Paul’s opponents don’t seem to understand the Senate rules — as legislative proposals must be drafted in certain ways in order to comply with the rules. For example, after the anti-gun actions of Louisiana law enforcement following Hurricane Katrina, the FEMA amendment (which had been poorly drafted by certain pro-gun lobbyists) was declared by the Senate parliamentarian to be out of order because it was “legislation on an appropriations bill.” The Senate staff had to call Mr. Hammond in to redraft the provision so it would comply with the Senate rules and the issue could get to conference.
ARGUMENT #3: Under federal anti-terrorism law, a demand for gun records must be made by the FBI director, deputy director, or Executive Assistant Director for National Security.
ANSWER: Our biggest gun problems with the Obama administration have not come from low-level careerists. They have come from the anti-gun high level officials who would be authorized to demand 4473’s under these provisions.
ARGUMENT #4: Application to seize 4473’s under section 215 of the terrorism legislation must be “made to a federal judge,” who has the power to modify or minimize the order.
ANSWER: The statement teeters on the verge of deception.
The “federal judge” in question is a judge on the secret Foreign Intelligence Surveillance Act (FISA) court. The proceeding is ex parte, with the Department of Justice being the only advocates in the room. And, we are told from statements on the Senate floor, through much of its existence, the FISA court never denied a request for a warrant.
Second, the standard by which the FISA court judges the request for a warrant is whether it is “relevant to an authorized investigation…” Would the seizure of every 4473 in the country be “relevant to” the investigation of terrorism? Yes. The problem is that violence done to the Constitution would far exceed any value in the investigation of terrorism.
ARGUMENT #5: If the government could not go after 4473’s under anti-terrorism legislation, “it would have used the Gun Control Act’s provision[s]…”
ANSWER: You mean, the McClure-Volkmer Firearms Owners Protection Act?
This argument is particularly unfortunate.
In 1986, there was great rejoicing over passing the McClure-Volkmer Firearms Owners Protection Act, which allowed inspection of gun records under very narrow circumstances:
* in connection with a bona fide criminal investigation;
* in connection with a trace;
* in connection with an annual inspection.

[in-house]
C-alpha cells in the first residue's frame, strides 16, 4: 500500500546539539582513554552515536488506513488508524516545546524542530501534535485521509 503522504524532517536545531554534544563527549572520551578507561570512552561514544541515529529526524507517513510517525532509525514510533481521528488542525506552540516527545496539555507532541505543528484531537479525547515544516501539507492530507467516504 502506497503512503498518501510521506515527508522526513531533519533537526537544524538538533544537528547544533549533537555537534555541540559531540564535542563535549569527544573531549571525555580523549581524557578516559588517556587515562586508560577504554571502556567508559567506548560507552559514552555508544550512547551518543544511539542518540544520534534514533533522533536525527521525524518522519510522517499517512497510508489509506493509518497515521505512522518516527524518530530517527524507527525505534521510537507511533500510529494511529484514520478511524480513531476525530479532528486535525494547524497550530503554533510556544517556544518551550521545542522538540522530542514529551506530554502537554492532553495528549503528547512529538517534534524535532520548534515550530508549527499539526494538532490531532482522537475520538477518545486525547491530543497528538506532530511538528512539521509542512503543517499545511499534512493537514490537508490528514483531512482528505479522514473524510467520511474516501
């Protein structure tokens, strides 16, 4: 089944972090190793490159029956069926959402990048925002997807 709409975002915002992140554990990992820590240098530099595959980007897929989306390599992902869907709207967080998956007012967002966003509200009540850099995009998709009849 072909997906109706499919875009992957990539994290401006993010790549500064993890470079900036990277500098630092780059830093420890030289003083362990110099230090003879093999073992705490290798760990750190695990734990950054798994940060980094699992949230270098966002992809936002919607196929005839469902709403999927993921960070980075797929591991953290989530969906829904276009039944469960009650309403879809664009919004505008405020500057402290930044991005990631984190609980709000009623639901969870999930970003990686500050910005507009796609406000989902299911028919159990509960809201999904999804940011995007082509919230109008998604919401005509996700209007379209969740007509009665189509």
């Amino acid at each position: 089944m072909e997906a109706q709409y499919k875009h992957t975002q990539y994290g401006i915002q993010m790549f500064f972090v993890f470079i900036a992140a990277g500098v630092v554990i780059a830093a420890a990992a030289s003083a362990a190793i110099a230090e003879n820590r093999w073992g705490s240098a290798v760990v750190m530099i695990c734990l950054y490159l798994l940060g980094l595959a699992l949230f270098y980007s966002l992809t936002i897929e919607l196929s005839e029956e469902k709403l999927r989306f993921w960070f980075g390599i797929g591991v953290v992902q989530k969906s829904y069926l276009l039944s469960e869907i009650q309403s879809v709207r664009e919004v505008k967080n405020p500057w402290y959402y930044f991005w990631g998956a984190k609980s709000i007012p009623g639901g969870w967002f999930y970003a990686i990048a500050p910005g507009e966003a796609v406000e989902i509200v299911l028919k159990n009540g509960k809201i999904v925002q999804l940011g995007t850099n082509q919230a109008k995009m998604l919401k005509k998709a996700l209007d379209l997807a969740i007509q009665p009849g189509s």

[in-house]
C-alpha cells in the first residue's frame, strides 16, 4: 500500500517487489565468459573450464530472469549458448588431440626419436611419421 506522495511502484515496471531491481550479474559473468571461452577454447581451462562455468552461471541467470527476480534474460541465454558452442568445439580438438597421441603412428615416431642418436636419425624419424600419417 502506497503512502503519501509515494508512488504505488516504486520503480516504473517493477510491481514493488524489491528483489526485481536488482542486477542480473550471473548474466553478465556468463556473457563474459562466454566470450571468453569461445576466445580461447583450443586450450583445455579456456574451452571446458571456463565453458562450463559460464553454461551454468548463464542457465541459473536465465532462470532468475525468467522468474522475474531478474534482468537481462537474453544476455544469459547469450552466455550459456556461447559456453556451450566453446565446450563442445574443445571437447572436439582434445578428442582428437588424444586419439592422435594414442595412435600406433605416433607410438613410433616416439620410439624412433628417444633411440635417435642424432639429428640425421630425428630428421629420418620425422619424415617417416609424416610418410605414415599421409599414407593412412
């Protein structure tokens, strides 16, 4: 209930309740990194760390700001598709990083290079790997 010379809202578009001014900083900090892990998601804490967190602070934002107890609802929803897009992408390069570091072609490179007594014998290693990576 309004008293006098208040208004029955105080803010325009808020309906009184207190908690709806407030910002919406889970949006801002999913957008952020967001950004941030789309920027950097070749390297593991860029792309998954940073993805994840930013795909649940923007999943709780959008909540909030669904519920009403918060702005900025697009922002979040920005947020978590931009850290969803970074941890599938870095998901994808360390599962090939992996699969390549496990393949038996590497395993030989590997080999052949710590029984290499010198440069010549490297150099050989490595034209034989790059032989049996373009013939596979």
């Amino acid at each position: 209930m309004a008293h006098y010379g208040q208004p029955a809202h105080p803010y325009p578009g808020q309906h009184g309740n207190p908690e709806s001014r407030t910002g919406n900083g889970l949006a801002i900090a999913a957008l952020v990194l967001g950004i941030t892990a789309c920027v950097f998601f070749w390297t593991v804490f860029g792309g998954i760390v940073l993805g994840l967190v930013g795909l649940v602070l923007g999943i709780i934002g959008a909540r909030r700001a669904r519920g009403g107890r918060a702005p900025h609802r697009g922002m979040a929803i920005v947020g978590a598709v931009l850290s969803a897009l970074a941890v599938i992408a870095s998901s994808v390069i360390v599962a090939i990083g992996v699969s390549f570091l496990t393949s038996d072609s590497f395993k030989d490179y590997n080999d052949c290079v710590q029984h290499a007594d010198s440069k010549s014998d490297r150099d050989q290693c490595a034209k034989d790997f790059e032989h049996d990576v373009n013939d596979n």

Now, Paul opponents are bemoaning the fact that, if the FBI/ATF cannot demand gun records under the broad open-ended provisions of anti-terrorism legislation, it would use McClure-Volkmer.
First of all, the FBI/ATF can always use McClure Volkmer. Granting it terrorism-related powers to seize 4473’s in the absence of a criminal investigation did not make its McClure-Volkmer powers go away.
Second, McClure-Volkmer required a bona fide criminal investigation. Following the defeat of the Paul amendment, the FBI/ATF can ask for permission to seize 4473’s merely because they are “relevant” to its fishing expedition.
Third, the same senator who trumpeted the semiopposition to the Paul amendment (Saxby Chambliss (R.-Ga.)) went on to complain (disingenuously) that, if the Paul amendment were adopted, the FBI would not have been able to apprehend the Fort Hood shooter before-the-fact!
You can’t have it both ways: If you’re going to argue that the Paul amendment will take away powers from the FBI and ATF, you can’t proceed to argue that the Justice Department would simply obtain the 4473’s by another means.
ARGUMENT #6: “This amendment was rejected by 85 Senators…”
ANSWER: Minority Leader Mitch McConnell (R-KY) and Assistant Minority Leader Jon Kyl (R-AZ) whipped the Republican caucus in opposition to this amendment — and on behalf of the acceptance of the deal they had cut to extend the Obama administration’s broad powers for four-years. In an area which is substantively complex with ideological countercurrents, Paul’s opponents have further confused the situation by falsely implying that his amendment would expand the FBI/ATF’s use of their anti-gun powers.